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As opposed to "the method," which develops acting from an internal source, through emotional recall, sense memory, etc, the "Meisner technique" creates the actor externally. The focus is for the actor to "get out of his head," such that he or she is behaving instinctively. To this end, some exercises for the Meisner technique are rooted in repetition so that the words are deemed insignificant compared to the reactions. In the Meisner technique, there is a greater focus on the other actor as opposed to one's internal thoughts or feelings associated to the prescribed character.
Meisner developed this technique after working with Lee Strasberg and Stella Adler at the Group Theatre and while working as head of the acting program at New York City's Neighborhood Playhouse. He continued its refinement for fifty years.
Meisner Training is an interdependent series of training exercises that build on one another. The more complex work supports a command of dramatic text. Students work on a series of progressively complex exercises to develop an ability to first improvise, then to access an emotional life, and finally to bring the spontaneity of improvisation and the richness of personal response to textual work. The techniques developed the behavioral strand of Stanislavski's. The technique is used to develop improvisation skills as well as "interpreting a script, and creating the specific physical characteristics of each character the actor played" and is still taught as an acting technique at the Sanford Meisner Center in Los Angeles. 
- Repetition- "In this exercise, two actors sit across from each other and respond to each other through a repeated phrase. The phrase is about each other's behavior, and reflects what is going on between them in the moment, such as "You look unhappy with me right now." The way this phrase is said as it is repeated changes in meaning, tone and intensity to correspond with the behavior that each actor produces towards the other. Through this device, the actor stops thinking of what to say and do, and responds more freely and spontaneously, both physically and vocally. The exercise also eliminates line readings, since the way the actor speaks becomes coordinated with his behavioral response."
List of Meisner-trained actors
Prominent actors who trained at The Neighborhood Playhouse or elsewhere in the Meisner technique include:
- Aaron Eckhart
- Aaron Lind
- Alec Baldwin
- Alexandra Daddario
- Amanda Setton 
- Amy Schumer 
- Billy Sharpe
- Christoph Waltz 
- Christopher Lloyd
- Christopher Meloni
- Connie Britton
- David Duchovny
- Diane Keaton
- Dylan McDermott
- Geraldine Page
- Grace Kelly
- Gregory Peck
- Hannah New 
- Illeana Douglas
- James Caan
- James Franco
- James Gandolfini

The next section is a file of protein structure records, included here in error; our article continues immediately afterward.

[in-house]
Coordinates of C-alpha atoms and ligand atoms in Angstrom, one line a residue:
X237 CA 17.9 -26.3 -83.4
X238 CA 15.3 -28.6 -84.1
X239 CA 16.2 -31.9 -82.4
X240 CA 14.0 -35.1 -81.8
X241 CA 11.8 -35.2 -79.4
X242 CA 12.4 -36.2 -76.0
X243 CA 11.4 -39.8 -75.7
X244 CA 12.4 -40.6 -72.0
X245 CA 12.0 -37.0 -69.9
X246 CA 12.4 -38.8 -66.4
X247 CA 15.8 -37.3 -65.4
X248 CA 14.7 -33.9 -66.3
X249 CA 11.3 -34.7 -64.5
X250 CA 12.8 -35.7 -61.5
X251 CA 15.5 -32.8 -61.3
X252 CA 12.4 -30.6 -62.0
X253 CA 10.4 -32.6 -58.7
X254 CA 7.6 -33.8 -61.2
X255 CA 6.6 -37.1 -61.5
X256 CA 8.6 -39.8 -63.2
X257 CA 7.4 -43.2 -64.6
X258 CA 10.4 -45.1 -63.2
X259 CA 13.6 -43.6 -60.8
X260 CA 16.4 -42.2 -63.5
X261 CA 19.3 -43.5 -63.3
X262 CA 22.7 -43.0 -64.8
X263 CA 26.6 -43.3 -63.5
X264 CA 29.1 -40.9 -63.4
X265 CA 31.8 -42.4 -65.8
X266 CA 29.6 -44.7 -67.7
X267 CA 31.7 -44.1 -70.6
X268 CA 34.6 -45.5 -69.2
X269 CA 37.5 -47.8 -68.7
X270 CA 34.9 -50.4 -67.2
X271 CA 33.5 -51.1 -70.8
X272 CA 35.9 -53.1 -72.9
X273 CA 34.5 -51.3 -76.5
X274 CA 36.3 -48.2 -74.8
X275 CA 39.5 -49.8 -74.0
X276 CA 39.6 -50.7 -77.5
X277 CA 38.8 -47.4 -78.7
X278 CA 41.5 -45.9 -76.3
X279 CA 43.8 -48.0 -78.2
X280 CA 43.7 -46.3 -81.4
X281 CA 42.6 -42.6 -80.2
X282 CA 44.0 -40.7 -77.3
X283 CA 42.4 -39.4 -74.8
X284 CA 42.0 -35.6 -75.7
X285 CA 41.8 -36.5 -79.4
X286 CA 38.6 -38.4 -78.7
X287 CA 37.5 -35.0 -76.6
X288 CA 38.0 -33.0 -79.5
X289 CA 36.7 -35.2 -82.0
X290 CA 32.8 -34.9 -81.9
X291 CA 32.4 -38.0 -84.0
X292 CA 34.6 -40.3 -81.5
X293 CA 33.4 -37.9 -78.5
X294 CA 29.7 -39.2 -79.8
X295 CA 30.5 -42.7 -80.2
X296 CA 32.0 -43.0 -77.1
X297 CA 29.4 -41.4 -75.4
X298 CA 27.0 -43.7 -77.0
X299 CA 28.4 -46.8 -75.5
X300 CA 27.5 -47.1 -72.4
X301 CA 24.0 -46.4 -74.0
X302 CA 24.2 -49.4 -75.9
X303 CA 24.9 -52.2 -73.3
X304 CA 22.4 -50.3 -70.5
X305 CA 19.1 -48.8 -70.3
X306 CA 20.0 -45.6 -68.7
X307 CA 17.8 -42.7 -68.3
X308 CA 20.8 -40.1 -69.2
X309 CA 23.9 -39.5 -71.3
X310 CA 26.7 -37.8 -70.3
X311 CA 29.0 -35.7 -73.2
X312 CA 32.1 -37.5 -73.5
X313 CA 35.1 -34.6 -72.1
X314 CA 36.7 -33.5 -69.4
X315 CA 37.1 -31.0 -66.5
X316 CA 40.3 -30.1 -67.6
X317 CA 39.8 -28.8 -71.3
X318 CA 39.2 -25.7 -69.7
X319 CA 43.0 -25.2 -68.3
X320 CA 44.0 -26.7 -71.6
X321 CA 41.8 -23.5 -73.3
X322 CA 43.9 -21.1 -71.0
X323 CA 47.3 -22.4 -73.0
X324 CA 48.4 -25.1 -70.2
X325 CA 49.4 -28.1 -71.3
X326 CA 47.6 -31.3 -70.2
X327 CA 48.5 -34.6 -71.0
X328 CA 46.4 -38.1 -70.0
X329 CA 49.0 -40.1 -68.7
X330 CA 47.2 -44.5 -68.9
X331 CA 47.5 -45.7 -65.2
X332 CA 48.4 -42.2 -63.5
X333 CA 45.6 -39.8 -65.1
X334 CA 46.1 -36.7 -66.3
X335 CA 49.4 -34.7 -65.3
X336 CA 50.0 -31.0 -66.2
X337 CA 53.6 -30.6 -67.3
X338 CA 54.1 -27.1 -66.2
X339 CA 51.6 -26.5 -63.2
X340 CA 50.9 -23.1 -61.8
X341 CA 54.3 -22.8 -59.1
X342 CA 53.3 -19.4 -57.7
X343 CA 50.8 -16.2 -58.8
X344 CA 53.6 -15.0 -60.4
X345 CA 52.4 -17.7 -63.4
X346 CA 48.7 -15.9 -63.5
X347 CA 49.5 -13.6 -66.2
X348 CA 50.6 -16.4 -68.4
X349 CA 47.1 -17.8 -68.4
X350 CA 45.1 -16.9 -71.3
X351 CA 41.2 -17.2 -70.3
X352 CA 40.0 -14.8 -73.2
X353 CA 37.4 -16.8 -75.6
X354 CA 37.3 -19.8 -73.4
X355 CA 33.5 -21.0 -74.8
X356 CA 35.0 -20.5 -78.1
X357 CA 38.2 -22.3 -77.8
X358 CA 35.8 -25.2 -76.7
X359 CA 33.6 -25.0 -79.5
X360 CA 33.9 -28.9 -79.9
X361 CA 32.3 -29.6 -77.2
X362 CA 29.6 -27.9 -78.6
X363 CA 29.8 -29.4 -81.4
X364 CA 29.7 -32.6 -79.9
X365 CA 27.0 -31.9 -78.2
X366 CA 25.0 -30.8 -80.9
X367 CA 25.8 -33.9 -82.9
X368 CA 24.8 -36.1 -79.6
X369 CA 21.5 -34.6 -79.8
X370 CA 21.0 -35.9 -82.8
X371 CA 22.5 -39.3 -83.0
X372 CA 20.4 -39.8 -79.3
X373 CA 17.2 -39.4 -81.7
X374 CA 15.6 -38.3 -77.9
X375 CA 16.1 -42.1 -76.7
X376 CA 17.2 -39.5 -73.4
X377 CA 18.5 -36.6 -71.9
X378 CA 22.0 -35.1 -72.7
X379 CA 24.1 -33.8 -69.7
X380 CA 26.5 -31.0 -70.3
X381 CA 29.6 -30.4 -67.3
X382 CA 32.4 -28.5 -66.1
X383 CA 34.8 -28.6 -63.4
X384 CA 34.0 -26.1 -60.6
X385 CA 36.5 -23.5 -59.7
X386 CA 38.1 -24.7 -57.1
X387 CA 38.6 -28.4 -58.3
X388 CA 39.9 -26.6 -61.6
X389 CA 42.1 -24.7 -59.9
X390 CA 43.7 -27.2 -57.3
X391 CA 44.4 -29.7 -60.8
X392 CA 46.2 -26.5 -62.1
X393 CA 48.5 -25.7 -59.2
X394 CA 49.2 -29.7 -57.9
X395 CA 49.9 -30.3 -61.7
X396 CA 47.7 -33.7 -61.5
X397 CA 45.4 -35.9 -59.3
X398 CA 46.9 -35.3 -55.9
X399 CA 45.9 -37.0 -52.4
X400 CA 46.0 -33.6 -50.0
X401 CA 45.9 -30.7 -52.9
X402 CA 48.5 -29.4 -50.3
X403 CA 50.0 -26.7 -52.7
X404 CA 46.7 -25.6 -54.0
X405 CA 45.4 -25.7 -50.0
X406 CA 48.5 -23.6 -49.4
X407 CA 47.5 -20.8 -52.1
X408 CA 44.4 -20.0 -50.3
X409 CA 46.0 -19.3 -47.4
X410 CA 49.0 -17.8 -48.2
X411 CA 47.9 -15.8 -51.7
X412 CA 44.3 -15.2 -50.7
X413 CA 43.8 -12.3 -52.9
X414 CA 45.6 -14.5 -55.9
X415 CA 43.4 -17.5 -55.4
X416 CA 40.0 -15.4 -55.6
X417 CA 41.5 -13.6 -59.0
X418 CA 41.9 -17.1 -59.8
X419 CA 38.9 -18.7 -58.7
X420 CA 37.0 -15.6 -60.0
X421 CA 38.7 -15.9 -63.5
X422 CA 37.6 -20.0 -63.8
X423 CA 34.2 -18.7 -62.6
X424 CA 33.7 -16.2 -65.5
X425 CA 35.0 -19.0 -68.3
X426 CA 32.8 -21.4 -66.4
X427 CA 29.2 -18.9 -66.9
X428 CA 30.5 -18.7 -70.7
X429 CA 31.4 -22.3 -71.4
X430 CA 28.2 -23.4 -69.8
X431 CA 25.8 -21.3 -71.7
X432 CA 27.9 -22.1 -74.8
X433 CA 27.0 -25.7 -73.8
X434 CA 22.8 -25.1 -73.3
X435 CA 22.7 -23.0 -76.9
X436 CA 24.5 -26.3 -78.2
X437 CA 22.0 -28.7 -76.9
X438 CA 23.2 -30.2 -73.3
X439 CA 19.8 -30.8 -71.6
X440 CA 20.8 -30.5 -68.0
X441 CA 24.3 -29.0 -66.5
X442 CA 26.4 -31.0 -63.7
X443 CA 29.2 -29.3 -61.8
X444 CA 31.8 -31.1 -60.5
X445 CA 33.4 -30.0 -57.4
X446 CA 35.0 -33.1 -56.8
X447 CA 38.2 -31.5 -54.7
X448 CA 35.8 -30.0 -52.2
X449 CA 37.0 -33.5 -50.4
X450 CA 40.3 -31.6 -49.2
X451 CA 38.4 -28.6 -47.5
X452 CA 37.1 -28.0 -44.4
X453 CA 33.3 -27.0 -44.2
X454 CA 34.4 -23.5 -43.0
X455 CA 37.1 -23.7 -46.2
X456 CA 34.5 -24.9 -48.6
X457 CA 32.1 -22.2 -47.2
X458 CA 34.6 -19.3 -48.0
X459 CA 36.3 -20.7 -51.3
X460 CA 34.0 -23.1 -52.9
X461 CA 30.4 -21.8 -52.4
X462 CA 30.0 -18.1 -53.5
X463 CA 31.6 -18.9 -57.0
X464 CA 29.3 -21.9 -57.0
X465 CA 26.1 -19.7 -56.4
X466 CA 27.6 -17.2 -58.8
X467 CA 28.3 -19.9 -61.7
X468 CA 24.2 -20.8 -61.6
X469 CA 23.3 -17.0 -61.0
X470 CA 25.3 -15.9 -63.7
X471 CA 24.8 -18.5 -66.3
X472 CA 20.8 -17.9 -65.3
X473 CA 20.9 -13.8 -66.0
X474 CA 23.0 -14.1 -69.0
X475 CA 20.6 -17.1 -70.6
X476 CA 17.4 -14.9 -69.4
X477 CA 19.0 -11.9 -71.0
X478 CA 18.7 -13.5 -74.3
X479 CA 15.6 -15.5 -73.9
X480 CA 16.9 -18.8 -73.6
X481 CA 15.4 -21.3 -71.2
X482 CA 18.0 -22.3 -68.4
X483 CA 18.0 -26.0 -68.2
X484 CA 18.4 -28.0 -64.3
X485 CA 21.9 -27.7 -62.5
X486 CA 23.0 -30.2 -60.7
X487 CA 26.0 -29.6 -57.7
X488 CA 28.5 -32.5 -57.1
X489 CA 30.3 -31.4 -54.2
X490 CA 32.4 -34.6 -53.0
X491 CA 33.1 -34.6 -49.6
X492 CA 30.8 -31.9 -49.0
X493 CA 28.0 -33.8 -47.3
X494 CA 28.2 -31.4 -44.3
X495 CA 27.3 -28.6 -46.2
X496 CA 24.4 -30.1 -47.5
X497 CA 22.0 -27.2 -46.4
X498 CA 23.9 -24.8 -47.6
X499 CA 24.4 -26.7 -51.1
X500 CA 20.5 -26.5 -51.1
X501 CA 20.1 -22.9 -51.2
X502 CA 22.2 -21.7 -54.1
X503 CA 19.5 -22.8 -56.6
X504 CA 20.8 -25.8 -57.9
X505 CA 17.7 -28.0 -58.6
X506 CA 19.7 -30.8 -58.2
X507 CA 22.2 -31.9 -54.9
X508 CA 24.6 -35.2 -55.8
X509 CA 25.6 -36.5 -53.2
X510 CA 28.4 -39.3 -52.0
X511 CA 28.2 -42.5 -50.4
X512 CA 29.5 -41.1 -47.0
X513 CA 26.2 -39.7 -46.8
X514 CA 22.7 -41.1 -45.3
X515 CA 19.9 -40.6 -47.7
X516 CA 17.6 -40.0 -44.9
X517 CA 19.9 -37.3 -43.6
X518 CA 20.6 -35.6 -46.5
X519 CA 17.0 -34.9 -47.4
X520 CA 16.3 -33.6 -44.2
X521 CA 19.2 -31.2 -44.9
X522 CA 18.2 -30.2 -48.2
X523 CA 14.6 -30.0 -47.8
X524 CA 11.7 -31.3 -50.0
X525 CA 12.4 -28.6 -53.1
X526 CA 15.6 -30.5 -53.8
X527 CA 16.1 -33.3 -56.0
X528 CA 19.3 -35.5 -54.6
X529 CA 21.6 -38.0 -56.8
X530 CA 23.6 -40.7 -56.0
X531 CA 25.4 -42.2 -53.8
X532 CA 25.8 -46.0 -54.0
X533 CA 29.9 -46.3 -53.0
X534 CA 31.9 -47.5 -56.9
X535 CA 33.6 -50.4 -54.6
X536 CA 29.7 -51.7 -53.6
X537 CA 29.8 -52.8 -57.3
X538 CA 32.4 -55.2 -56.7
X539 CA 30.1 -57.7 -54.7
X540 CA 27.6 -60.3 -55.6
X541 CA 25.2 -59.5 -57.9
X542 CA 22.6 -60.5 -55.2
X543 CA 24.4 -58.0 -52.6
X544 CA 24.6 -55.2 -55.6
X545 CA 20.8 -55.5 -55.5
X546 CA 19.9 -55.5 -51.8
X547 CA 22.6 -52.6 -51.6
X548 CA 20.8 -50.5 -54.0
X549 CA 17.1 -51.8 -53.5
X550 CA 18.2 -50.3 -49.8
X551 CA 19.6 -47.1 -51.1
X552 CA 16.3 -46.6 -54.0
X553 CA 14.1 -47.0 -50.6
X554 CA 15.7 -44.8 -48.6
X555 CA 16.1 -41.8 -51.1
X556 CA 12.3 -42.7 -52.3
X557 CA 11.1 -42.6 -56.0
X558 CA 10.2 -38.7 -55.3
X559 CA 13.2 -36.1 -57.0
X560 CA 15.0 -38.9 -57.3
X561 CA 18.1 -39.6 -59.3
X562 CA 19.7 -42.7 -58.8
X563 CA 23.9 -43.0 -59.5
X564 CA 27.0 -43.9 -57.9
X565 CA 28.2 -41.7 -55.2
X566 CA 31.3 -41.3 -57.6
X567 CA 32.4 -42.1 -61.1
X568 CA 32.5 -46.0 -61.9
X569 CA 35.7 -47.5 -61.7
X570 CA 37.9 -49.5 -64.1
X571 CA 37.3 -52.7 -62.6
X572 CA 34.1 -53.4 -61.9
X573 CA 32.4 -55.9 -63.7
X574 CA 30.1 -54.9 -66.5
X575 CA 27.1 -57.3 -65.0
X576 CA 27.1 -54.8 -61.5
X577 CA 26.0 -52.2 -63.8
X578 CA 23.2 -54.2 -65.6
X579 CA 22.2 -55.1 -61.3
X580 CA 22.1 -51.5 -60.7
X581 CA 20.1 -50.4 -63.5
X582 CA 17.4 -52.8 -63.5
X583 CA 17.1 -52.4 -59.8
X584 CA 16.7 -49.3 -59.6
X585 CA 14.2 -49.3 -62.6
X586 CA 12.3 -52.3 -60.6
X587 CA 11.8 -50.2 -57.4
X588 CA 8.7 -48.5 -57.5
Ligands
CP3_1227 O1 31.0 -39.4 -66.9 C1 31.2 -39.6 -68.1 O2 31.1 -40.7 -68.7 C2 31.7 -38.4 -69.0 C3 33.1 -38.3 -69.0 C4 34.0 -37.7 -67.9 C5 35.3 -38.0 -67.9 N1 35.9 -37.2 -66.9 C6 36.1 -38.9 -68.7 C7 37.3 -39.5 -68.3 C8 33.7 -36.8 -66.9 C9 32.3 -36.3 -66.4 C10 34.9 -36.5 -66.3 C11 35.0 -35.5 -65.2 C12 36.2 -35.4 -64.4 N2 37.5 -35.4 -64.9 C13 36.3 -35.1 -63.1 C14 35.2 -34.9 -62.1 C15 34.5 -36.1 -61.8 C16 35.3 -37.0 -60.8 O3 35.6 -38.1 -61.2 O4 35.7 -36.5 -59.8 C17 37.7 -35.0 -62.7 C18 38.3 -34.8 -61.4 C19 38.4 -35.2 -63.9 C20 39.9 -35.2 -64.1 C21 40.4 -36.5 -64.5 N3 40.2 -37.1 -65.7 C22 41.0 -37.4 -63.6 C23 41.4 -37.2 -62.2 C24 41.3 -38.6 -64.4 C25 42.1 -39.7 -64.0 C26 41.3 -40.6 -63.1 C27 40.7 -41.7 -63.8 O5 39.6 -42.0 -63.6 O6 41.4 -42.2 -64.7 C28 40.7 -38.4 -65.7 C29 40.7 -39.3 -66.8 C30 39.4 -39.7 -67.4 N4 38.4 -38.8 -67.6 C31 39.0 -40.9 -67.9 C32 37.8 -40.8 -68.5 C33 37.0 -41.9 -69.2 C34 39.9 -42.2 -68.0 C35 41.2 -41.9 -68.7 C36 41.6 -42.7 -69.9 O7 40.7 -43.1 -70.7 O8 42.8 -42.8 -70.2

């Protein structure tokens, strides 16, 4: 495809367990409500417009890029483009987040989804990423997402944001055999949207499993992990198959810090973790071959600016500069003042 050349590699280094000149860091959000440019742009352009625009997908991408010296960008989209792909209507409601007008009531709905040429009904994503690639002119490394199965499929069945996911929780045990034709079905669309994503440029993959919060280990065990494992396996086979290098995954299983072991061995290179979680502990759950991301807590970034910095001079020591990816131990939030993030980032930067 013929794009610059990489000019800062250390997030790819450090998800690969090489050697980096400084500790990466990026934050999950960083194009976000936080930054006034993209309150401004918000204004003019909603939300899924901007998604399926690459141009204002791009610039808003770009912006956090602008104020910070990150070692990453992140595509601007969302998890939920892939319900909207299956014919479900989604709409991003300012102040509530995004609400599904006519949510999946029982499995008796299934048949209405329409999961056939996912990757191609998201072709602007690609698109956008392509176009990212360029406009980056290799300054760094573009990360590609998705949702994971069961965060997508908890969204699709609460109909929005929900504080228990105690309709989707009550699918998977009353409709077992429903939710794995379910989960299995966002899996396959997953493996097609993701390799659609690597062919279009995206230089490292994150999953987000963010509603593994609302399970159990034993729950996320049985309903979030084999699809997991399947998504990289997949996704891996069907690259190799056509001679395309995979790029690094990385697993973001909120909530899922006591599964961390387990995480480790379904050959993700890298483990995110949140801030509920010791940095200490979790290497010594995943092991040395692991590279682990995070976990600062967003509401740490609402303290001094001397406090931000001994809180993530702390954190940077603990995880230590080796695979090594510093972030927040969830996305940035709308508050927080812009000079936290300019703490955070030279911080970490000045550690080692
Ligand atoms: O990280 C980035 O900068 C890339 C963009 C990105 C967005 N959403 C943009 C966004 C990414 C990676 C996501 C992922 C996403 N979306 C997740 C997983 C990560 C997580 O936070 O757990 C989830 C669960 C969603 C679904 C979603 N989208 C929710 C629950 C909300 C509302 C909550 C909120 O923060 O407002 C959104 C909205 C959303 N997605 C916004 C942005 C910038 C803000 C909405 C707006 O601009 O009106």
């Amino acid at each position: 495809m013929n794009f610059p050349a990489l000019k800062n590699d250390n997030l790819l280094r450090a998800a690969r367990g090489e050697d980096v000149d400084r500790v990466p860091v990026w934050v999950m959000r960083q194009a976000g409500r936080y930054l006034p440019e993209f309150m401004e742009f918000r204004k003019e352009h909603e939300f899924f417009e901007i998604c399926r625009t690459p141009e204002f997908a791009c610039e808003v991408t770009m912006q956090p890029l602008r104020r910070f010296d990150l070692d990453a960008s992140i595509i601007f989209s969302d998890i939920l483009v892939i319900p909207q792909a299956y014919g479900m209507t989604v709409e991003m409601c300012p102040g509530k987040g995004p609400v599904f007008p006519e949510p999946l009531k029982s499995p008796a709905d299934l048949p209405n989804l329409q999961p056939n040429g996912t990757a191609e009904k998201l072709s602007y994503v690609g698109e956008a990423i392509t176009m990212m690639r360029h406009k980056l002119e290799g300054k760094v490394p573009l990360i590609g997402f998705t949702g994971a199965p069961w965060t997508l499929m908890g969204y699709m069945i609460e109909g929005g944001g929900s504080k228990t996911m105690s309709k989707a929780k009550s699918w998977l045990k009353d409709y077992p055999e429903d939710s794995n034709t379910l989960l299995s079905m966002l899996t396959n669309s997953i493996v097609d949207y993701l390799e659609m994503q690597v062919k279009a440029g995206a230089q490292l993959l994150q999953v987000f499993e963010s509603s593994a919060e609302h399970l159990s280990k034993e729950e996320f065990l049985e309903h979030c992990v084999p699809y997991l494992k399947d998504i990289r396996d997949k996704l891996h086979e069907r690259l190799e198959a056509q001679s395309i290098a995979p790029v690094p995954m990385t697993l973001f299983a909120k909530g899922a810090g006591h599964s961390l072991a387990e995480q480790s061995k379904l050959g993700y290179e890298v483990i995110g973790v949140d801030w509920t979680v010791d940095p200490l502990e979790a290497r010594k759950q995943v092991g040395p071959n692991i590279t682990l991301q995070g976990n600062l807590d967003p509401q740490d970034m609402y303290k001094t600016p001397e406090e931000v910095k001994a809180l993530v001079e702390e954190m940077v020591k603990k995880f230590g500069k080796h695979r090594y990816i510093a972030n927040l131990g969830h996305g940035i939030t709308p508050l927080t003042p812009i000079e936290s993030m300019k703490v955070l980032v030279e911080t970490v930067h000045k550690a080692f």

- Jason Priestley 
- Jeff Bridges
- Jeff Goldblum
- Jennifer Sky
- Jessica Walter
- John Turturro
- Jon Voight
- Karl Urban 
- Krysten Ritter 
- Louise Lasser
- Leslie Nielsen
- Mark Rydell
- Mary Steenburgen
- Michael K. Williams
- Michelle Pfeiffer
- Naomi Watts
- Nick Ferrucci
- Noah Emmerich
- Paul Sorvino
- Raymond Mamrak
- R.J. Adams
- Renee O'Connor
- Robert Duvall
- Roger Bart
- Sandra Bullock[not in citation given]
- Scott Caan
- Sean Astin
- Sherie Rene Scott
- Stephen Colbert 
- Steve McQueen
- Sydney Pollack
- Tatiana Maslany 
- Tina Fey
- Tom Cruise
- Ty Burrell
- Wil Wheaton 
- Hirsch (2000, 498).
- "Between Takes at CBS - Amanda Setton". CBS. Retrieved 2013-10-29.
- "Amy Schumer Biography". TV Guide. Retrieved 2014-04-15.
- "Christoph Waltz - Dill Pickle". YouTube. Retrieved 2013-08-19.
- "IMDB bio". Retrieved 6 February 2014.
- Itzkoff, Dave (19 June 2013). "James Gandolfini Is Dead at 51; a Complex Mob Boss in ‘Sopranos’". The New York Times. p. 2. Retrieved 19 June 2013.
- http://corogues.com/the-curriculum/meisner-training. Missing or empty
- http://johnsonlaird.com/assets/documents/1569/1569_actor_biography.pdf. Missing or empty
- http://m.fastcocreate.com/1681796/krysten-ritter-on-how-to-be-a-likeable-bitch. Missing or empty
- "Stephen Colbert shmoozes about family deaths". YouTube. Retrieved 2013-08-19.
- "Conversations with Tatiana Maslany of ORPHAN BLACK". YouTube. Retrieved 2014-05-11.
- "A post about acting, and the imporance of keeping it simple". 2013-11-08.
- Banham, Martin, ed. 1998. The Cambridge Guide to Theatre. Cambridge: Cambridge UP. ISBN 0-521-43437-8.
- Courtney, C. C. 2000. "The Neighborhood Playhouse." In Krasner (2000b, 291-295).
- Hirsch, Foster. 2000. "Actors and Acting." In Wilmeth and Bigsby (2000, 490-513).
- Hodge, Alison, ed. 2000. Twentieth Century Actor Training. London and New York: Routledge. ISBN 0-415-19452-0.
- Krasner, David. 2000a. "Strasberg, Adler and Meisner: Method Acting." In Hodge (2000, 129-150).
- ---, ed. 2000b. Method Acting Reconsidered: Theory, Practice, Future. New York: St. Martin's P. ISBN 978-0-312-22309-0.
- Longwell, Dennis, and Sanford Meisner. 1987. Sanford Meisner on Acting. New York: Random House. ISBN 978-0-394-75059-0.
- Postlewait, Thomas. 1998. "Meisner, Sanford." In Banham (1998, 719).
- Silverberg, Larry. 1994. The Sanford Meisner Approach: An Actor’s Workbook. Workbook One. New Hampshire: Smith and Kraus. ISBN 978-1-880399-77-4.
- Wilmeth, Don B, and Christopher Bigsby, eds. 2000. The Cambridge History of American Theatre. Vol 3. Cambridge and New York: Cambridge UP. ISBN 978-0-521-66959-7.
- Sanford Meisner at the Internet Movie Database
- The Acting Studio-New York; Meisner protege
- The Neighborhood Playhouse School of the Theatre
- The Sanford Meisner Center
- Meisner Acting - The Maggie Flanigan Studio
- Meisner Technique at the Michelle Danner Studio
- The New York Studio for Stage & Screen in Asheville; Meisner training in the Southeast